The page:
NPR Explores How Rapper Jay-Z Is the USA, and He Can't Get Bogged Down In Hip-Hop Iraq

Last Wednesday, NPR's Morning Edition ran a strange story picking up on how George Washington University professor Mark Lynch blogged for Foreign Policy magazine on how rapper "beefs" are a metaphor for foreign policy. Jay-Z, on top of the rapper heap, is the U.S., whereby a challenging rapper like The Game could be Iran. It prompted this funny letter, read on the air the next day:

LINDA WERTHEIMER: One NPR listener wrote on our Web site: Jay-Z and The Game are like foreign policy? I can't wait to see how Britney Spears and the Pussycat Dolls are like cancer research, or how the reunion of New Kids on the Block parallels how Russia is again consolidating power. Can I search your archives for a story about how Bobby Sherman mirrored the Tet Offensive?

Here's a part of Morning Edition anchor Steve Inskeep's interview with Professor Lynch:

INSKEEP: And then he goes on to say a bunch of other things we can't repeat on the radio. But basically The Game is hammering Jay-Z as old and irrelevant, the flipside of the argument that Jay-Z is making that some of these new guys are not authentic.

LYNCH: So why is he doing this? And here is where international relations theory becomes relevant. All of a sudden there's opportunities to peel off some of Jay-Z's key alliance partners and form a broad-based coalition against Jay- Z. Maybe he thinks that Jay-Z is getting old, he's irrelevant. The Game says, hey, maybe I can peel off a number of people and undermine the foundations of Jay-Z's hegemony.

INSKEEP: And if the Game manages to fight, stand and fight with Jay-Z, even if he loses that fight, it raises his stature because...

LYNCH: Exactly.

INSKEEP: ...he's in there with the big guy.

LYNCH: Exactly. And you know, so there's this idea that a lot of times in beefs, there the idea that someone's going to be totally destroyed, but actually not so much. All he has to do is survive.

In an earlier beef, 50 Cent spun one of Jay-Z's own lines. He says, if I shoot you I'm famous, if you shoot me you're brainless. Because a hegemon can't get into these little battles all over the place. It drains your resources, it alienates people, it makes you look like a bully.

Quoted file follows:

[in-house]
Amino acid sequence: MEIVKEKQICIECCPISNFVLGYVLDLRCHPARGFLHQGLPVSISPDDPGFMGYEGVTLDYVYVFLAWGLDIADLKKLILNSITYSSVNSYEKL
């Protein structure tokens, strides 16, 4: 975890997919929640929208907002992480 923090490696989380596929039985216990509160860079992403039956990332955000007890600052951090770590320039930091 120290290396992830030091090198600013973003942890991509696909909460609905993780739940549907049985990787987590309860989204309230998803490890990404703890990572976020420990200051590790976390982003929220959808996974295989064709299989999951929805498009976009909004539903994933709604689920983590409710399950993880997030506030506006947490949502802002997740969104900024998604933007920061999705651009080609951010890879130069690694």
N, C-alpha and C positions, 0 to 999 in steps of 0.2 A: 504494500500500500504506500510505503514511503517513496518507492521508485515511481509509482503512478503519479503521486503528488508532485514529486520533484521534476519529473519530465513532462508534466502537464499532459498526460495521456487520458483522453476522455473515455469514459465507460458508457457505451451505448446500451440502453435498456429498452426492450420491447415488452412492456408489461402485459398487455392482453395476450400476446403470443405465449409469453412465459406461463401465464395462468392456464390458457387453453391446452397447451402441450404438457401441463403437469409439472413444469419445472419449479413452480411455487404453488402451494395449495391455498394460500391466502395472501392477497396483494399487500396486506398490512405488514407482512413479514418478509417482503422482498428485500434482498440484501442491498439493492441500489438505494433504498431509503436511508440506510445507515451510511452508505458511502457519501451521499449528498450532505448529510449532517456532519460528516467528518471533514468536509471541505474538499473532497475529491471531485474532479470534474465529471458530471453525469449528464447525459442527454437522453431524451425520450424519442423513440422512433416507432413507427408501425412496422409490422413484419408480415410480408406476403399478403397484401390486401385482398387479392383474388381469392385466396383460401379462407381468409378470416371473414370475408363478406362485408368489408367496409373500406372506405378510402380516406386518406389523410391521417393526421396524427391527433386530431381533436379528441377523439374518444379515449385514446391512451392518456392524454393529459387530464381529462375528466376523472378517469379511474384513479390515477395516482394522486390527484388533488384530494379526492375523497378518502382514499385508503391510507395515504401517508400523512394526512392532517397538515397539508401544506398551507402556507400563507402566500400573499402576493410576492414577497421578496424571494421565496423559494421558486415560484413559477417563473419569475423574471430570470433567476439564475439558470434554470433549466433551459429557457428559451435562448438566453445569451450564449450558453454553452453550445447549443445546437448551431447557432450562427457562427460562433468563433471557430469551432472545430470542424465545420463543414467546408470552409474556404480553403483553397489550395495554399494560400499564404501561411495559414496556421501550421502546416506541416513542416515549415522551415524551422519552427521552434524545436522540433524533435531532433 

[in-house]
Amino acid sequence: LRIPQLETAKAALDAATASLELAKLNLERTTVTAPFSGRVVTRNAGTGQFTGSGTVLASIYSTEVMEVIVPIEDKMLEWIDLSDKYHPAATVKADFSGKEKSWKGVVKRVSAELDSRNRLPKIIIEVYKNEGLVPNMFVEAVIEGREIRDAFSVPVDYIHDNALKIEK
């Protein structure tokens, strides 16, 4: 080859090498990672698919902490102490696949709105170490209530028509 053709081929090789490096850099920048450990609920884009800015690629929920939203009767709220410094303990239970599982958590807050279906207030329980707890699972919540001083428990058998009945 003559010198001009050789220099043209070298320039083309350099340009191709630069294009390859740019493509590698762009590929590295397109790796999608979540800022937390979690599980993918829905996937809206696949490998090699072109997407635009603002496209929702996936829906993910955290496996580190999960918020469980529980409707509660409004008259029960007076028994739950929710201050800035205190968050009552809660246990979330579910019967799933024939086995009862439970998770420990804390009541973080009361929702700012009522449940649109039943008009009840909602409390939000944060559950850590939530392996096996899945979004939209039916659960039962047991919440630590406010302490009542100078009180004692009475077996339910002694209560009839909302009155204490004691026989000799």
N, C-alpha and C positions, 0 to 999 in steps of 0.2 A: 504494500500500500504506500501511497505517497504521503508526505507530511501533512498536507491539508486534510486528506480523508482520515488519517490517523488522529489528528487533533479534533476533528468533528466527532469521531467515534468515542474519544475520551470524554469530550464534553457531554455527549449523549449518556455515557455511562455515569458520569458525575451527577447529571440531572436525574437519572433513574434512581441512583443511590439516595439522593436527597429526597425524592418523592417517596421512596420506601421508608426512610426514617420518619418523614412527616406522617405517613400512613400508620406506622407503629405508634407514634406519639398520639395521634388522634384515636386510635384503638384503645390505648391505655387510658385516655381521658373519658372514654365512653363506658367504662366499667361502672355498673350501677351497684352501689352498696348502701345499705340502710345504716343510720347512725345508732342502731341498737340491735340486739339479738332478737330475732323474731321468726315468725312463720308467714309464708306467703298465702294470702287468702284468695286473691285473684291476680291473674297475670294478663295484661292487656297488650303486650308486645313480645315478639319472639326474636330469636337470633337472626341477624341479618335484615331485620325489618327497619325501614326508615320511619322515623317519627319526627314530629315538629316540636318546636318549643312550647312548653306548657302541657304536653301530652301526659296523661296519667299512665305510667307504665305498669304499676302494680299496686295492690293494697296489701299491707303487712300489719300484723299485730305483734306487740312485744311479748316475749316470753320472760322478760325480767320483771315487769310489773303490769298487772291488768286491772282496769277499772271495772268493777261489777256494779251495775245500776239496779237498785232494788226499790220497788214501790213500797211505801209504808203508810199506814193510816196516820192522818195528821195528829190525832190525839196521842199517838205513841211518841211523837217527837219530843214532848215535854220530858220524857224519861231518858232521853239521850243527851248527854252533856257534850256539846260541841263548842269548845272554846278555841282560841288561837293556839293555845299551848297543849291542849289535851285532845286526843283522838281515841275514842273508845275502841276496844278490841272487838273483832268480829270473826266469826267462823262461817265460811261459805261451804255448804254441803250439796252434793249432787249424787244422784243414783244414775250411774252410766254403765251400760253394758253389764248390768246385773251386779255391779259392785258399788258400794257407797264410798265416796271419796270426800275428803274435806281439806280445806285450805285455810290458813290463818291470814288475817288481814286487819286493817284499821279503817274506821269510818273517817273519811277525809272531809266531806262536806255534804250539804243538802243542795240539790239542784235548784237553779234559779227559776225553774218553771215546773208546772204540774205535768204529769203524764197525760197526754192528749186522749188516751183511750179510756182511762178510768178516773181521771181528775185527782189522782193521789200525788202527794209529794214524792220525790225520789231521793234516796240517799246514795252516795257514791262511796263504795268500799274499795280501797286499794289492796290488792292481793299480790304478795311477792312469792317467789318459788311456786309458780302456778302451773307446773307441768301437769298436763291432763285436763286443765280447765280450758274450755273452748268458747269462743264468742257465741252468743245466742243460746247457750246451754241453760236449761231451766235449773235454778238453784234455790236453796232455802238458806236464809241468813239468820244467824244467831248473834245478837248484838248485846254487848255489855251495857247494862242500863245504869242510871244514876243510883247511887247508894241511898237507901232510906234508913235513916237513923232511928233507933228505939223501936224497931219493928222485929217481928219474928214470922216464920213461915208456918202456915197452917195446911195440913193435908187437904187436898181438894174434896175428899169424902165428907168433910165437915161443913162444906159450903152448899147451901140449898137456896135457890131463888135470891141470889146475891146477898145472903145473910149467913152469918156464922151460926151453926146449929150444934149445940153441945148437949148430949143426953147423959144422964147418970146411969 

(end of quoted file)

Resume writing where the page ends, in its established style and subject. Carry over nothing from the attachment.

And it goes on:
And so Jay-Z, like the United States after the war in Iraq, has got a really tough decision to make. You know, do you ignore these provocations? But then they might spread, then people might think that you're weak. Do you hit down really hard? You could maybe destroy The Game, but you're going to be exhausted in the process.

And so this like the U.S. now suddenly having to go and fight counterinsurgency campaigns all over the world. And do we have the resources for that? Is that really what we want to be doing with our foreign policy? How do you respond to that?

INSKEEP: So Jay-Z is discovering that even the most powerful superpower has limits to what he can do.

LYNCH: And in fact, the more powerful you are, the more limits there are on your ability to use that power.

INSKEEP: Oh, because you could put yourself at risk anywhere in the world.

LYNCH: Exactly. And if you start alienating other powerful states, or in this case other powerful rappers, who might feel that they're next, they might not want to cooperate with you. So you think The Game is Iran and Jay-Z is the U.S., and what this is really about is not The Game, it's about Europe, right? It's about Kanye West.

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